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Despite Run-Up in Gas Prices, Congress Appropriates Fewer LIHEAP Dollars This Winter

The American Gas Association (AGA), which represents gas utilities, had its fingers crossed that Congress last week would approve a total of $4.2 billion in funding for the Low-Income Home Energy Assistance Program (LIHEAP) for fiscal 2006. But when the legislative dust settled late Wednesday, the Senate funded the program at only half that level and below what it had approved in fiscal 2005, despite record-breaking home heating costs this winter.

The Senate last Wednesday approved $2.16 billion in LIHEAP energy assistance as part of the Labor, Health and Human Services and Education appropriations bill for fiscal year 2006. The spending bill initially had earmarked about $2.2 billion for LIHEAP, but it was included among the domestic spending programs that were the target of a 1% across-the-board reduction, said AGA spokeswoman Daphne Magnuson.

The biggest blow came on the same day when the Senate stripped out $2 billion in supplemental LIHEAP spending from the defense appropriations measure (see related story). Republican leaders took this step after a provision opening up the Arctic National Wildlife Refuge (ANWR) suffered a stinging defeat at the hands of Senate Democrats and moderate Republicans.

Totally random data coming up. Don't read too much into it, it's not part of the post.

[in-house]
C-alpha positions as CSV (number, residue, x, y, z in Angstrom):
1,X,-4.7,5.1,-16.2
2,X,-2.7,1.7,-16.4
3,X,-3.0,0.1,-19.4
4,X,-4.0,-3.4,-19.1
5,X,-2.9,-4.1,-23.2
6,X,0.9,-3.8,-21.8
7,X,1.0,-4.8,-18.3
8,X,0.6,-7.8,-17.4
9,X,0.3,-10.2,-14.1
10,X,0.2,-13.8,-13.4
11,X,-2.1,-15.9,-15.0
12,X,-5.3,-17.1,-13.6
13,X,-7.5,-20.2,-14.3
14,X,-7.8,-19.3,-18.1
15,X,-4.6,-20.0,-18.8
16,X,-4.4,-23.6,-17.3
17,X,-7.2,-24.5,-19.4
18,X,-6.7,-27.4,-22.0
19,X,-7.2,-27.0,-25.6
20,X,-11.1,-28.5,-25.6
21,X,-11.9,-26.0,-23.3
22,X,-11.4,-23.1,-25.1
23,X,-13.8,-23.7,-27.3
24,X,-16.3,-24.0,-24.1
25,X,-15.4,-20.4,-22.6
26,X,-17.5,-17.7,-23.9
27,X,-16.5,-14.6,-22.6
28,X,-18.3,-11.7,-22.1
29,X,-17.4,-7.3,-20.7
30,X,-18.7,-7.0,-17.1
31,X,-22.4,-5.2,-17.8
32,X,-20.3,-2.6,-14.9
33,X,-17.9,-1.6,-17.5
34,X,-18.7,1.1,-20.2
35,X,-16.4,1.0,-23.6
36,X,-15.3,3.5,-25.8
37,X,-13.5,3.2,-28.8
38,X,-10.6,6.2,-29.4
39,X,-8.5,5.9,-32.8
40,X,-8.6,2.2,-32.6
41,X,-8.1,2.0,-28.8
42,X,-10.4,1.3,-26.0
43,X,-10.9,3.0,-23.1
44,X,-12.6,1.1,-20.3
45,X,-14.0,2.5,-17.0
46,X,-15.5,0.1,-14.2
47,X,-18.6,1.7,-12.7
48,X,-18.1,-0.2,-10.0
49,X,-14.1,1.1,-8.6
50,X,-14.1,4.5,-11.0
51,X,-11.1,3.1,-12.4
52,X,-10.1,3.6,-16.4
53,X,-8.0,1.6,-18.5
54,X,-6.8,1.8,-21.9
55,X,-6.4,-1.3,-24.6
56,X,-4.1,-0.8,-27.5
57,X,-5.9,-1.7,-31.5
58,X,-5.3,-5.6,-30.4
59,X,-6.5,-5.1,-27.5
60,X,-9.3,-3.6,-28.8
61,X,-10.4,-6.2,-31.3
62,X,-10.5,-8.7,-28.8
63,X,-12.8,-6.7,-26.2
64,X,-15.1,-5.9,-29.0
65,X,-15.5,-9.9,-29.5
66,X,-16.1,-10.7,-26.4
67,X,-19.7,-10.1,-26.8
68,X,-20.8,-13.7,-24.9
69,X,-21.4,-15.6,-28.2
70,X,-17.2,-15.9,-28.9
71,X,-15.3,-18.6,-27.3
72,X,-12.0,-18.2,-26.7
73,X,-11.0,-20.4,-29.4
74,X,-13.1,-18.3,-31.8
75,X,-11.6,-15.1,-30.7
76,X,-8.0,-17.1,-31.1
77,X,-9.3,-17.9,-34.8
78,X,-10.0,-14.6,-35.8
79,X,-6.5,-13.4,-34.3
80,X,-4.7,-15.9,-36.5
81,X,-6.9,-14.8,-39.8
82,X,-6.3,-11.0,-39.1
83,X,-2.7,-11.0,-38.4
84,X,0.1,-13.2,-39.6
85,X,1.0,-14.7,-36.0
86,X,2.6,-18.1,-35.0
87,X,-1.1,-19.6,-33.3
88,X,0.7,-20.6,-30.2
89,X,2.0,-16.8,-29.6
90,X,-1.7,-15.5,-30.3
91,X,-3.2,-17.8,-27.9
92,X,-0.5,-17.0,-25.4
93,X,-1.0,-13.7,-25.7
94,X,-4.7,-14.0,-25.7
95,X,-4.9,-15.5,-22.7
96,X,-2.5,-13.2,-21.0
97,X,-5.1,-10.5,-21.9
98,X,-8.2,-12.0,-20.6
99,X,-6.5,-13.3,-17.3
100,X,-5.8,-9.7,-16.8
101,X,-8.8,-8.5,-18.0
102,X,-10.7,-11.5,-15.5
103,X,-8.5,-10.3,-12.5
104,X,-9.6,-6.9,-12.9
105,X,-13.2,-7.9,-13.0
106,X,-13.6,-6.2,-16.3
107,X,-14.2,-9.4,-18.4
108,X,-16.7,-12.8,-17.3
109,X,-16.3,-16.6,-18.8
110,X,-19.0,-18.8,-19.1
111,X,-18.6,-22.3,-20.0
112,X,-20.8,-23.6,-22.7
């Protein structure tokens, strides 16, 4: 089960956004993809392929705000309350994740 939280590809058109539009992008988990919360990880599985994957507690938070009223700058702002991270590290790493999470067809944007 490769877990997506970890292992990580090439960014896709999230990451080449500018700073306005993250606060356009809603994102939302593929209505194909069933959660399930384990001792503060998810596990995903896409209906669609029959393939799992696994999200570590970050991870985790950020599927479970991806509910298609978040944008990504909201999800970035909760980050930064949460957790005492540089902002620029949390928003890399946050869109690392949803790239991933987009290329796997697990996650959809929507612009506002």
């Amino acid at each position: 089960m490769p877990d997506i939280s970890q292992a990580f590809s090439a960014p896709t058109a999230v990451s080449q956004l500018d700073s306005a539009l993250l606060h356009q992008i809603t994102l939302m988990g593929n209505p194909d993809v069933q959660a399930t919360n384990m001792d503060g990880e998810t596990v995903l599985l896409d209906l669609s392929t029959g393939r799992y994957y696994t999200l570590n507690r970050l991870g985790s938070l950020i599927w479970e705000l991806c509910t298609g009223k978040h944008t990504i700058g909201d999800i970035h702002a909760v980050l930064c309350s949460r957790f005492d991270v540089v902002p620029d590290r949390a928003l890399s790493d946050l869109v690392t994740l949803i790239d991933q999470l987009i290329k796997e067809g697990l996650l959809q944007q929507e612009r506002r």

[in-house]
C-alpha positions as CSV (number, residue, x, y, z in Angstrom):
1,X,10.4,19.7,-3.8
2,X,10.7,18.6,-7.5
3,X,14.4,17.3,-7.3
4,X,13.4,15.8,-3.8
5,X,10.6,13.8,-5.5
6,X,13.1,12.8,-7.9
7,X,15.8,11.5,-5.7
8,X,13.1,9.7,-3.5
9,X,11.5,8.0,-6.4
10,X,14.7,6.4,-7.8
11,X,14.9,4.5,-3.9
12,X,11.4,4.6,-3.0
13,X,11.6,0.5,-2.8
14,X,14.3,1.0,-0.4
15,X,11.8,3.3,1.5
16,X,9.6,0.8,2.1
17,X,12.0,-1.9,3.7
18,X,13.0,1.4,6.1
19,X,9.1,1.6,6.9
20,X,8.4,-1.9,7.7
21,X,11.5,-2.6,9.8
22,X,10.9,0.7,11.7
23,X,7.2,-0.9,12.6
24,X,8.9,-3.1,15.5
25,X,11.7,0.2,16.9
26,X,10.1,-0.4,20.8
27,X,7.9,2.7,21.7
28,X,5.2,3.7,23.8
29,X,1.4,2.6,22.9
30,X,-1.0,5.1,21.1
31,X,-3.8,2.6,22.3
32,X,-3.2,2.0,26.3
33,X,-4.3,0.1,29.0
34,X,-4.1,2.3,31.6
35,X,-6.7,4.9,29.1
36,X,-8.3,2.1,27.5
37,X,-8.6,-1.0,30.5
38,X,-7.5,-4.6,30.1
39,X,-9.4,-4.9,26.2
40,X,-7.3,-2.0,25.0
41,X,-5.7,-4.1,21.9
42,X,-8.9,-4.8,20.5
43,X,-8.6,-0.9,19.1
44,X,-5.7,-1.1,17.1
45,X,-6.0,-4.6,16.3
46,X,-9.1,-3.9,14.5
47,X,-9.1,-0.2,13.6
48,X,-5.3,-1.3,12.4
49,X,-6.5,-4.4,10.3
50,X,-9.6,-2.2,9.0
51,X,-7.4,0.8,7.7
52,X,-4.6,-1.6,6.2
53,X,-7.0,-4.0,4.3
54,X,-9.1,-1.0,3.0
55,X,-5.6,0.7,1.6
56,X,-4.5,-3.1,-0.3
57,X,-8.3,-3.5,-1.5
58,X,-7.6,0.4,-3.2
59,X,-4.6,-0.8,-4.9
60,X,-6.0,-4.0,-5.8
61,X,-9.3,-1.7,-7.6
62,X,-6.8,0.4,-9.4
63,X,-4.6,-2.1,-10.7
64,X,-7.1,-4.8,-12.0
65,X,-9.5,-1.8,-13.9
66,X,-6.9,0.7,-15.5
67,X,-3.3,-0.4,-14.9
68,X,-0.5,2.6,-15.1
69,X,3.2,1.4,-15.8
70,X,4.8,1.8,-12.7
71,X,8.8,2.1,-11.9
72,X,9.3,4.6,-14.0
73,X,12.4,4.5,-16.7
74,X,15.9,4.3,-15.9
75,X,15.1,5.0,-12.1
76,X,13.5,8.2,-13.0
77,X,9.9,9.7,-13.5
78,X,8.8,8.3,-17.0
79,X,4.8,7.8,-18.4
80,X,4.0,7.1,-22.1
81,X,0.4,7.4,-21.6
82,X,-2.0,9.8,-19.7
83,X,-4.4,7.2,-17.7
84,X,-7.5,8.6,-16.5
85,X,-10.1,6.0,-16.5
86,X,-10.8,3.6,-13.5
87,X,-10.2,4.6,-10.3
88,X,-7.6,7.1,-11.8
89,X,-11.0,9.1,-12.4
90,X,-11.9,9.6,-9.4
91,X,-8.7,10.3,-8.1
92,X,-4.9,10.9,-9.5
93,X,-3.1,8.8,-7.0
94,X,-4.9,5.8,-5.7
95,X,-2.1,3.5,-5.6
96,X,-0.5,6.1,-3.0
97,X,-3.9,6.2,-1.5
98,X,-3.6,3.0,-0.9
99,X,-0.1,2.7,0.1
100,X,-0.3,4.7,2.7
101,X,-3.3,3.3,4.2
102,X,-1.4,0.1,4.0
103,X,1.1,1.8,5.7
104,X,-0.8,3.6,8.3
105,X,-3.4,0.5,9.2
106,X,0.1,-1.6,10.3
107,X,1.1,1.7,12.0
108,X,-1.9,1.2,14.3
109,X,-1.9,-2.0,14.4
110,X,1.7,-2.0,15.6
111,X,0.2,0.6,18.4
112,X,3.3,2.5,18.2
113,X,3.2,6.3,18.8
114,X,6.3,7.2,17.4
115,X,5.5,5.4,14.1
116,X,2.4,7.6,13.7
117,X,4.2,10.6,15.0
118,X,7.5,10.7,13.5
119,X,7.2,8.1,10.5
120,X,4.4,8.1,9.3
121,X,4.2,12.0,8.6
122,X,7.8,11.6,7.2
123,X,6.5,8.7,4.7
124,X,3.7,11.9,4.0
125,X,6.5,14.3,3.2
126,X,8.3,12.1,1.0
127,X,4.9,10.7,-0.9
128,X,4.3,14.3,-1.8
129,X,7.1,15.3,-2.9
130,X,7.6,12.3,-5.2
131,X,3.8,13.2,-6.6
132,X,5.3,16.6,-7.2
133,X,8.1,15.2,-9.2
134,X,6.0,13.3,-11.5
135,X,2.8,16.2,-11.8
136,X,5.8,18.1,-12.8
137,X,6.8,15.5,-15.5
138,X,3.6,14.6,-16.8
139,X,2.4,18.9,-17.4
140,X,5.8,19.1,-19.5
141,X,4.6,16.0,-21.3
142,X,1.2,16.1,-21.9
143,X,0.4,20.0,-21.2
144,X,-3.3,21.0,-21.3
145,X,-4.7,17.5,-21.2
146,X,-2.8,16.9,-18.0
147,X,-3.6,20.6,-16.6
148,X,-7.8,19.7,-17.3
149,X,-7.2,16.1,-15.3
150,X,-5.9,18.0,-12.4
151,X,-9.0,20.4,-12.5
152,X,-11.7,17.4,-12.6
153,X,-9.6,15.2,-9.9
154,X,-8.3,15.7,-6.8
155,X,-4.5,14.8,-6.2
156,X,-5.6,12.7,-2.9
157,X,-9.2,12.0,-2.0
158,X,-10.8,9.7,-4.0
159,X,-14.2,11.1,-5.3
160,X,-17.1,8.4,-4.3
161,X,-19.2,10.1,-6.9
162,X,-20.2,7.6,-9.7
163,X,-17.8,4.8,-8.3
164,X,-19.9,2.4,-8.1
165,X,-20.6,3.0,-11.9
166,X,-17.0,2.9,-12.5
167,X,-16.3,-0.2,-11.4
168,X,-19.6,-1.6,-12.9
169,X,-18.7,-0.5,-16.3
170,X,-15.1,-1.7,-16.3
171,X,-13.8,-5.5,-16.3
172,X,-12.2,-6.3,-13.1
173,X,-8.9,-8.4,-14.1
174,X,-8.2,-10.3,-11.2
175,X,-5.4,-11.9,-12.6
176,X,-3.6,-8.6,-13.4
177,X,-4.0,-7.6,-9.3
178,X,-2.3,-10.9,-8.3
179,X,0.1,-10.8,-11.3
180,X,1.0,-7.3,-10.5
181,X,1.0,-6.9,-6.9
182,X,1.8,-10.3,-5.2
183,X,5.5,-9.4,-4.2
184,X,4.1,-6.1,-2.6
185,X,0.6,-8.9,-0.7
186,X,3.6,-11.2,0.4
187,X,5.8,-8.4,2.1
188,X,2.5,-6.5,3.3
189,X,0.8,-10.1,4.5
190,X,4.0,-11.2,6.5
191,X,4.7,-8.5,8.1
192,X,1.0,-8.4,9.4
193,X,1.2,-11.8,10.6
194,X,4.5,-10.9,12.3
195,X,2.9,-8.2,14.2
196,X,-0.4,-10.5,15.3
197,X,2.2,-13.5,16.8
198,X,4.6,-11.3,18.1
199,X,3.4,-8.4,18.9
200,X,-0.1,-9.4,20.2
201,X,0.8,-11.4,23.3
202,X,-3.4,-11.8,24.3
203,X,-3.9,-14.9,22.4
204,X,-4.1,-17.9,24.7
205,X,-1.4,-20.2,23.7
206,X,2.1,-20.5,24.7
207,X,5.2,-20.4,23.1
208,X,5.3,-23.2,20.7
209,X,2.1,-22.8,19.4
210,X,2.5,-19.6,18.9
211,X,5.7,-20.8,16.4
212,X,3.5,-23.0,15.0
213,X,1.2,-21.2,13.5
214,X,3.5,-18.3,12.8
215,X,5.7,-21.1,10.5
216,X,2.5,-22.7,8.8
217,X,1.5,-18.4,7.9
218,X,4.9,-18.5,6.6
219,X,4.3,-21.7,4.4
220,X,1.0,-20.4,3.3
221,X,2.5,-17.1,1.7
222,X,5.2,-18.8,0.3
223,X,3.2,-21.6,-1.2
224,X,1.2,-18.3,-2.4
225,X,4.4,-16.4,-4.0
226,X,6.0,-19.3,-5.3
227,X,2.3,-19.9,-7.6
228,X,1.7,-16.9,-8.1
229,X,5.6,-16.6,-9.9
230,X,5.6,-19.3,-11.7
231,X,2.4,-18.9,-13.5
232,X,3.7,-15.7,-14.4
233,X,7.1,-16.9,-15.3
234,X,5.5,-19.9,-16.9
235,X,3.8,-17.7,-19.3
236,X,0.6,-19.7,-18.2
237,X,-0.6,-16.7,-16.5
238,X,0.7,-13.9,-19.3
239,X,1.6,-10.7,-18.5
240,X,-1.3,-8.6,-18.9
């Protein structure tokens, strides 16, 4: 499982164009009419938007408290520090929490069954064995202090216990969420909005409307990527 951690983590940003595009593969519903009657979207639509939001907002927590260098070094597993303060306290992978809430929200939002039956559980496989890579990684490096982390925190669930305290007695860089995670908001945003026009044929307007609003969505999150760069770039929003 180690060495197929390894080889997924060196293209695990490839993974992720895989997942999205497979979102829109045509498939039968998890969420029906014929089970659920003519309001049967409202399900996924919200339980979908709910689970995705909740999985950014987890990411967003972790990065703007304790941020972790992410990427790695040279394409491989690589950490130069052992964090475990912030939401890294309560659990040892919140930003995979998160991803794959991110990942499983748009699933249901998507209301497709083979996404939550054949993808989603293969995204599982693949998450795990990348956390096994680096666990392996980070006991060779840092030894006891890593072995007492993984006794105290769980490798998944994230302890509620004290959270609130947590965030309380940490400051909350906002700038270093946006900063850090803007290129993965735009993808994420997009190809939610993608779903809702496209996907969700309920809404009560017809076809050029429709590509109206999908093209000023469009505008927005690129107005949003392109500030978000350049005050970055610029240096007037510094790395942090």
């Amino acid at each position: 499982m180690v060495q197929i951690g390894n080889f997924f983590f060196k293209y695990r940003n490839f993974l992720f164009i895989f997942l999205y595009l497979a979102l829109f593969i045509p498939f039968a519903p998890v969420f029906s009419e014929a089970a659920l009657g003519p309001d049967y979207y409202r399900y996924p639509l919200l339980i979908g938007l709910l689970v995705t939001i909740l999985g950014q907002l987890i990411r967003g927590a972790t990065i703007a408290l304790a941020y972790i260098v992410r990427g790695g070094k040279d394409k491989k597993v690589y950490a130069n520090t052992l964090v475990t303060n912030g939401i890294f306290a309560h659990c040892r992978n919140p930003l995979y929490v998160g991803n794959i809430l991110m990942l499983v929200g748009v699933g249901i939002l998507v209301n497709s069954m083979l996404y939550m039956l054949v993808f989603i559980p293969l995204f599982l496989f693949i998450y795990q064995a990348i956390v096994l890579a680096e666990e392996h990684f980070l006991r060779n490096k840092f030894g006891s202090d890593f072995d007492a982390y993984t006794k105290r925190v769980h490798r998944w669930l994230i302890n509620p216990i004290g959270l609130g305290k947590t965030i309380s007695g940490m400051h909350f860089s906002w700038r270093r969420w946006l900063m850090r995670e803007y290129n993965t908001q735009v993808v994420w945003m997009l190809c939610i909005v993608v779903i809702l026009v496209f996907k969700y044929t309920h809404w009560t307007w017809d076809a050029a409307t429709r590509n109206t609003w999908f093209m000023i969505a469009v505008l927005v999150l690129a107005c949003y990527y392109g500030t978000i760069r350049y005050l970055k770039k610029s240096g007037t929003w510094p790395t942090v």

Sen. Ted Stevens (R-AK), the leading ANWR proponent in the Senate, agreed to include supplemental LIHEAP funding in the military spending bill in exchange for certain New England senators supporting his bid to open ANWR. But once ANWR -- and the revenues associated with ANWR leasing -- were rejected, there was no additional funding for LIHEAP in the measure. The House passed the LIHEAP-absent spending bill last Thursday.

The approved LIHEAP funding for fiscal 2006 is far short of the maximum amount that was authorized by Congress in the Energy Policy Act of 2005 ($5.1 billion).

"The Senate failed to provide any solutions for energy consumers this winter. They stripped out measures to help the needy pay their energy bills and they stripped out measures to increase domestic supplies of energy. This is tragic," said AGA President David N. Parker.

The $2.16 billion in LIHEAP funding approved by the Senate for fiscal year 2006 is about $20 million less than what was approved for 2005 -- $2.18 billion, AGA's Magnuson said. She indicated that the AGA will likely ask lawmakers to release emergency monies for energy assistance, totaling about $20 million, to make up the shortfall.

The federal government's funding of LIHEAP will be enough to reach less than one-fifth of the low-income customers who are eligible to receive assistance with their energy bills this winter, Magnuson said.

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